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If it’s striking scenery, quaint towns or fascinating history you’re after, then buckle up and plug Sacramento and the surrounding Gold Country into your GPS. California’s interior in and around the state capital offers a wealth of options for multiple day drives or short road trips, whether you wish to sit back and enjoy the lush and rustic landscape or stop and explore the many historic sites and attractions along the way.
It’s a region that continues to grow and evolve with a variety of new offerings for day-trippers. “Sacramento is undergoing a distinct transformation,” says Lucy Steffens, director of travel media at Visit Sacramento. “Redevelopment is happening across the region, with a thriving culinary and craft beer scene and new and exciting attractions, restaurants and activities around every corner.”
River Road (Highway 160), which hugs the banks of the Sacramento River, offers a great place to start in the California Delta – a vast system of rivers, channels and canals formed by the confluence of the Sacramento and San Joaquin Rivers. Set below sea level, California’s “Holland” features marshes, expansive islands and huge populations of migrating waterfowl, making it one of the most popular birding spots in the state.
At the town of Rio Vista, cross the half-mile-long Rio Vista Bridge, one of many historic drawbridges along the route, and meander north along the river toward the towns of Walnut Grove and neighboring Locke. Established in 1915 by Chinese laborers, the entire town of Locke has been designated a historic district, with its main street featuring preserved buildings with balconies and covered sidewalks. You can also stop by the Dai Loy Gambling Museum with artifacts from the town’s earliest days.
The road continues north along the river bank to the hamlet of Clarksburg, where Old Sugar Mill, a former beet sugar mill originally built in 1934, now houses 11 boutique wineries and their tasting rooms. From here, it’s a 15-minute drive along the river to downtown Sacramento and a host of city attractions, including the famed Crocker Art Museum, the longest continuously operated art museum in the West. Don’t miss the state’s majestic domed Capitol building on the lush 40-acre Capitol Park, a gleaming neo-classical achievement of art and architecture built in the late 1800s, which also serves as a museum.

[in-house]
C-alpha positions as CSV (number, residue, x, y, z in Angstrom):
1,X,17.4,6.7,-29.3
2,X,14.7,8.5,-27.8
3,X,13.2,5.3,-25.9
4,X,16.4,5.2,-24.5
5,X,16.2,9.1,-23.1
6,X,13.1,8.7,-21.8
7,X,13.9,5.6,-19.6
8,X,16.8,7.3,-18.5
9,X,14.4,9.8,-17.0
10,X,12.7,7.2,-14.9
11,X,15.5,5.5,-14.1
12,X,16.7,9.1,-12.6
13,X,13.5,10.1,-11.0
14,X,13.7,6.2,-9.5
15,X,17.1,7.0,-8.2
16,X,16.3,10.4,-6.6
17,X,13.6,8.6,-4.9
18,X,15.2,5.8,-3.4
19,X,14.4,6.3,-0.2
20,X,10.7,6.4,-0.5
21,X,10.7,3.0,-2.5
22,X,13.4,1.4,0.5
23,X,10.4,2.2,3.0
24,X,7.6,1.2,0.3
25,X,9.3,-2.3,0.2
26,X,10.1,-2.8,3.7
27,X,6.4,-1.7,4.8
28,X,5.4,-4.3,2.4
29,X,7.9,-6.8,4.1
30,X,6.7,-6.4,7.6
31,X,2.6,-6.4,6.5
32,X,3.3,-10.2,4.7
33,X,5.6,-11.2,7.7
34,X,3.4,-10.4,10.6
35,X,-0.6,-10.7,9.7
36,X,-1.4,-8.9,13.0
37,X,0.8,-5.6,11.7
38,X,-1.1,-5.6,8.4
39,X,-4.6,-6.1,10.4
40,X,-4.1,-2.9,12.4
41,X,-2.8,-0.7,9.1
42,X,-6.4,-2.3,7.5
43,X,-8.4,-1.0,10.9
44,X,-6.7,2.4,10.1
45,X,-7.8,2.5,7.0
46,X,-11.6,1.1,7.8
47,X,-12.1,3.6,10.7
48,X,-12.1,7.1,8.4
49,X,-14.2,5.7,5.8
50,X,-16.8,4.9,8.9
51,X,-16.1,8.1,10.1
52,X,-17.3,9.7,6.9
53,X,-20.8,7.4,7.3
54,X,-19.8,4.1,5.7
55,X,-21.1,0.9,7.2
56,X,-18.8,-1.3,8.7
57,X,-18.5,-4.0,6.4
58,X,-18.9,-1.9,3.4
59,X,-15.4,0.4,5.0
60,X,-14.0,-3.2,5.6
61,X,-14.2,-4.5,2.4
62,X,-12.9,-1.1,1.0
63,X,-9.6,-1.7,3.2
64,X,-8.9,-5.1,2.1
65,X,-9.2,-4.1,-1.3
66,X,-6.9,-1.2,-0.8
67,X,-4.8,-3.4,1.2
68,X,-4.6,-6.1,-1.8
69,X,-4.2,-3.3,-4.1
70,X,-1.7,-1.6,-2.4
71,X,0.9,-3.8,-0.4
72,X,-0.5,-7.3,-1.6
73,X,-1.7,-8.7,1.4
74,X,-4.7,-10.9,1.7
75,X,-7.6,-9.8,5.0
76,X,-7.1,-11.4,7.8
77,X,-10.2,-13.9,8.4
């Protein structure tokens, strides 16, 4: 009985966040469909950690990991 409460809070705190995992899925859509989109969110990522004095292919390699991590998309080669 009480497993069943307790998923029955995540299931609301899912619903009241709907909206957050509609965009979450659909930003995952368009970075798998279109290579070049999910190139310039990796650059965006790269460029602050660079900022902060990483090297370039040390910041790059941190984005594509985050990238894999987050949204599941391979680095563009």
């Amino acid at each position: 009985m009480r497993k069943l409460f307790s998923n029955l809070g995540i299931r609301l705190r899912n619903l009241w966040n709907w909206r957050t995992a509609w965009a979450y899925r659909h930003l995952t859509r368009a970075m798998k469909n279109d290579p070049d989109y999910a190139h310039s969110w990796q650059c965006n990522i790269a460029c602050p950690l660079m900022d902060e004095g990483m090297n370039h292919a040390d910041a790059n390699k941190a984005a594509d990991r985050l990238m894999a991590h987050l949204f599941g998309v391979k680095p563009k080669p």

Another drive embarks on the eastern edge of Sacramento near Folsom Lake. Hop on Green Valley Road and continue east from the floor of the Central Valley toward Placerville, just inside El Dorado National Forest and the foothills of the Sierra Nevada mountain range. Drive along the rolling hills through rustic farmland, old ranches and former gold-mining areas. The town of Placerville, or “Hangtown” as it was known during the gold rush days, features historic buildings set along its Main Street, with creaky wood floors and Old West character.
Drivers can continue east along Lincoln Highway (Highway 50) or one of several back roads, toward the many orchards of Apple Hill. Rolling hills and valley oaks give way to steeper terrain, mountain streams, and pine, cedar and madrone trees. Stop for some apple picking and stunning views or pick up some fresh pies and produce.
Another day-trip option is one of the most popular and photogenic drives in the Sacramento and Gold Country region. Golden Chain Highway (Highway 49), or the Gold Rush Trail, offers up rich history and a variety of scenic vistas. The north-south highway winds through one historic town after another, amid pastoral valleys, and twisting mountain roads that offer exquisite canyon views.
Sonora, not far from Yosemite National Park, was founded by Mexican miners during the gold rush era, and it retains much of its historic charm and early architecture, featuring quaint antique shops and museums offering insight into its gold rush mining days.
The drive north twists and climbs past hillsides and rocky meadows resplendent with multi-colored wildflowers, as well as numerous lakes, rivers and streams. Trees vary from oaks and pinyon pines to tall firs and redwoods ranging across higher slopes. Cruise through the town of Sutter Creek and past the many hillside vineyards of the Shenandoah Valley wine-growing region.
Stop at Marshall Gold Discovery State Historic Park at Sutter’s Mill near Coloma, where the first tiny flecks of gold were discovered, kicking off the Gold Rush of 1849. Then continue on to the northern point of Highway 49 to Grass Valley, a thriving foothill community with an integral role in the state’s gold mining history.
Sacramento is full of natural beauty, history and local flavor – you and your passengers are bound to have fun. Whether you’re planning a day trip or a full vacation, make sure you have the right coverage to protect yourself and others on the road.